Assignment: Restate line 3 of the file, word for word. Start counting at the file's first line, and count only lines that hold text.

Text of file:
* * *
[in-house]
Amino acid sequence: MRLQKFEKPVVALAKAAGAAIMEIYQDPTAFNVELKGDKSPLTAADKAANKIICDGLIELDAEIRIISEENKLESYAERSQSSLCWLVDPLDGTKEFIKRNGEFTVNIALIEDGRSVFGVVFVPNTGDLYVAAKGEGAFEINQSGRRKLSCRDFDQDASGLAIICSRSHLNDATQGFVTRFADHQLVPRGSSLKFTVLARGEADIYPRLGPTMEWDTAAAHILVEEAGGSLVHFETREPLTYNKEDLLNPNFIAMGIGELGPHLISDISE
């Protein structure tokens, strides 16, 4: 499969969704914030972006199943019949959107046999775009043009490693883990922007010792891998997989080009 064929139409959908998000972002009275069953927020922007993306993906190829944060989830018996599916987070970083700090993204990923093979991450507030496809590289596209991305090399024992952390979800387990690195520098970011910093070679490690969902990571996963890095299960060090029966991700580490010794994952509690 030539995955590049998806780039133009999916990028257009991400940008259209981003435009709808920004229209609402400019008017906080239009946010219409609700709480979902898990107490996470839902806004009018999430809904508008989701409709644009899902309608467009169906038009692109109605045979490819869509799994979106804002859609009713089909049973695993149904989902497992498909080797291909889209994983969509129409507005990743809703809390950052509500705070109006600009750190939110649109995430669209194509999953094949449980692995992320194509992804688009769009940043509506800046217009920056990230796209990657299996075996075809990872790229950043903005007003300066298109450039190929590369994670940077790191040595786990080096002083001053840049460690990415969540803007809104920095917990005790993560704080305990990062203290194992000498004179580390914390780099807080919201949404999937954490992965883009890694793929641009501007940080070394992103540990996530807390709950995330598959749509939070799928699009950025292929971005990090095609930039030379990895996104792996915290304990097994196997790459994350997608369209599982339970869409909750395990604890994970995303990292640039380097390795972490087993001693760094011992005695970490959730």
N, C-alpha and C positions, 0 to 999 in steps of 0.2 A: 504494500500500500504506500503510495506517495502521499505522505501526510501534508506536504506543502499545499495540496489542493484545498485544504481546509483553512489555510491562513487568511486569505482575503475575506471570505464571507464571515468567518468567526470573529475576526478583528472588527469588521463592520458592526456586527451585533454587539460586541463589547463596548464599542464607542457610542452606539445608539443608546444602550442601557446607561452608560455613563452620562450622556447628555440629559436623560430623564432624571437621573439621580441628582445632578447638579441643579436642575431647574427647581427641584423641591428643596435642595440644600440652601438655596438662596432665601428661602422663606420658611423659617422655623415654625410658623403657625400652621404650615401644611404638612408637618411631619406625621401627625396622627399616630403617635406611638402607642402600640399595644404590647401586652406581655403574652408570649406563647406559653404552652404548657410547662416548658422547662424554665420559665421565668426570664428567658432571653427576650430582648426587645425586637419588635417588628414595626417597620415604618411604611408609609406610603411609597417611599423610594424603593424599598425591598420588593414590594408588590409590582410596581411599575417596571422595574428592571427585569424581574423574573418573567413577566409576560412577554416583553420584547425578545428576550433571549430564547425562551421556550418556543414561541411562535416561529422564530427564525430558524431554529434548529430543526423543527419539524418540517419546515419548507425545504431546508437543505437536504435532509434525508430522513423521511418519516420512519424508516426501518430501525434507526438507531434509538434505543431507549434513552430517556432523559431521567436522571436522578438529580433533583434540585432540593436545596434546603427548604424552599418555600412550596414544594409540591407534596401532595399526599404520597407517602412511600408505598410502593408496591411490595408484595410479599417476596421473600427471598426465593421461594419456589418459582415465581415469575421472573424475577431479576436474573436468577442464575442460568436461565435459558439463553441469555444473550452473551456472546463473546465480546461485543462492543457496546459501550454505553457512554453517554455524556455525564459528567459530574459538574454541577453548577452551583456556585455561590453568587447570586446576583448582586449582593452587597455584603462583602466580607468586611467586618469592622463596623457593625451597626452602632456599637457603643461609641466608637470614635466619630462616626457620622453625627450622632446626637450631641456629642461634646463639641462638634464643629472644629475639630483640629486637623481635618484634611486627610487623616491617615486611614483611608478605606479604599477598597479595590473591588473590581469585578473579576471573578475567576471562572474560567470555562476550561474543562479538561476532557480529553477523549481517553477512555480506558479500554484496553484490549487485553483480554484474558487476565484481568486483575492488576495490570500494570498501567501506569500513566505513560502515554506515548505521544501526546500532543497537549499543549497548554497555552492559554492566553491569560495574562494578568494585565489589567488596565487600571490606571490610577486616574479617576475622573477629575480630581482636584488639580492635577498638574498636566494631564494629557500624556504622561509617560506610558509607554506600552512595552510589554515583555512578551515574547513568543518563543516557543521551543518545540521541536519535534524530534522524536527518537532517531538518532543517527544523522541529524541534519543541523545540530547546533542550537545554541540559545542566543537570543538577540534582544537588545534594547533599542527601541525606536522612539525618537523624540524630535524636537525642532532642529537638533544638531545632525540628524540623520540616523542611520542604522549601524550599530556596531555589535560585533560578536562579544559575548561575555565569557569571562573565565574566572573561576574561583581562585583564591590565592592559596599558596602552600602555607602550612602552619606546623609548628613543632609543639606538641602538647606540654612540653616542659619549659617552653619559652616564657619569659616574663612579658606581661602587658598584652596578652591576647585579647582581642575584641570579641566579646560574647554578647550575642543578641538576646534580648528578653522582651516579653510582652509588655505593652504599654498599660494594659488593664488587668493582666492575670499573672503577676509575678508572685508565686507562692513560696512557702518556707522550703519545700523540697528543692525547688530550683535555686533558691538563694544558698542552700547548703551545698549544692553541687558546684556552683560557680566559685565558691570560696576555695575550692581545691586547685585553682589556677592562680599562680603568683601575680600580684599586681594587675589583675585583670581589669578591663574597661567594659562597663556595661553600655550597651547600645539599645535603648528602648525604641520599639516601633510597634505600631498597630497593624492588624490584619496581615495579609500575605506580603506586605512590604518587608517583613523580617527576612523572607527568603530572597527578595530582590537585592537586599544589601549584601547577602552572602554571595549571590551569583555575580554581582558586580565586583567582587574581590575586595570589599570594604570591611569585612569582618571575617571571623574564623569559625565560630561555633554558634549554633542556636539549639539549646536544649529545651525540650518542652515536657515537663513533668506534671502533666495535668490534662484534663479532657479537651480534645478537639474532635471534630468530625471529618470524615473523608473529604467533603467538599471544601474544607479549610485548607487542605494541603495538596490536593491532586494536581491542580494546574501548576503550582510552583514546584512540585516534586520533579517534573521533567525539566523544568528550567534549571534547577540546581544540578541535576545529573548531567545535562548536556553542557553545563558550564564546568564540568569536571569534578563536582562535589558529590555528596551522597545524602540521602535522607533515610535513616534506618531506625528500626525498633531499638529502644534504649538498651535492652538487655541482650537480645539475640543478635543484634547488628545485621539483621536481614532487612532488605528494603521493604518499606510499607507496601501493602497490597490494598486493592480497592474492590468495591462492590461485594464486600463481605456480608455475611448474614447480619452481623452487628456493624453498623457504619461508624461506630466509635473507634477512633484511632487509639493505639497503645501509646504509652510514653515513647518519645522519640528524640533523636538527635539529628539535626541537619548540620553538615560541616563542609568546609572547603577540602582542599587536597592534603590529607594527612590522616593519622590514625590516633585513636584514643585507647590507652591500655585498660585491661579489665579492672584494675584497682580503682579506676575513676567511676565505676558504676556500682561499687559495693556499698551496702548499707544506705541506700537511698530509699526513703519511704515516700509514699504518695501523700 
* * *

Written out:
């Protein structure tokens, strides 16, 4: 499969969704914030972006199943019949959107046999775009043009490693883990922007010792891998997989080009 064929139409959908998000972002009275069953927020922007993306993906190829944060989830018996599916987070970083700090993204990923093979991450507030496809590289596209991305090399024992952390979800387990690195520098970011910093070679490690969902990571996963890095299960060090029966991700580490010794994952509690 030539995955590049998806780039133009999916990028257009991400940008259209981003435009709808920004229209609402400019008017906080239009946010219409609700709480979902898990107490996470839902806004009018999430809904508008989701409709644009899902309608467009169906038009692109109605045979490819869509799994979106804002859609009713089909049973695993149904989902497992498909080797291909889209994983969509129409507005990743809703809390950052509500705070109006600009750190939110649109995430669209194509999953094949449980692995992320194509992804688009769009940043509506800046217009920056990230796209990657299996075996075809990872790229950043903005007003300066298109450039190929590369994670940077790191040595786990080096002083001053840049460690990415969540803007809104920095917990005790993560704080305990990062203290194992000498004179580390914390780099807080919201949404999937954490992965883009890694793929641009501007940080070394992103540990996530807390709950995330598959749509939070799928699009950025292929971005990090095609930039030379990895996104792996915290304990097994196997790459994350997608369209599982339970869409909750395990604890994970995303990292640039380097390795972490087993001693760094011992005695970490959730």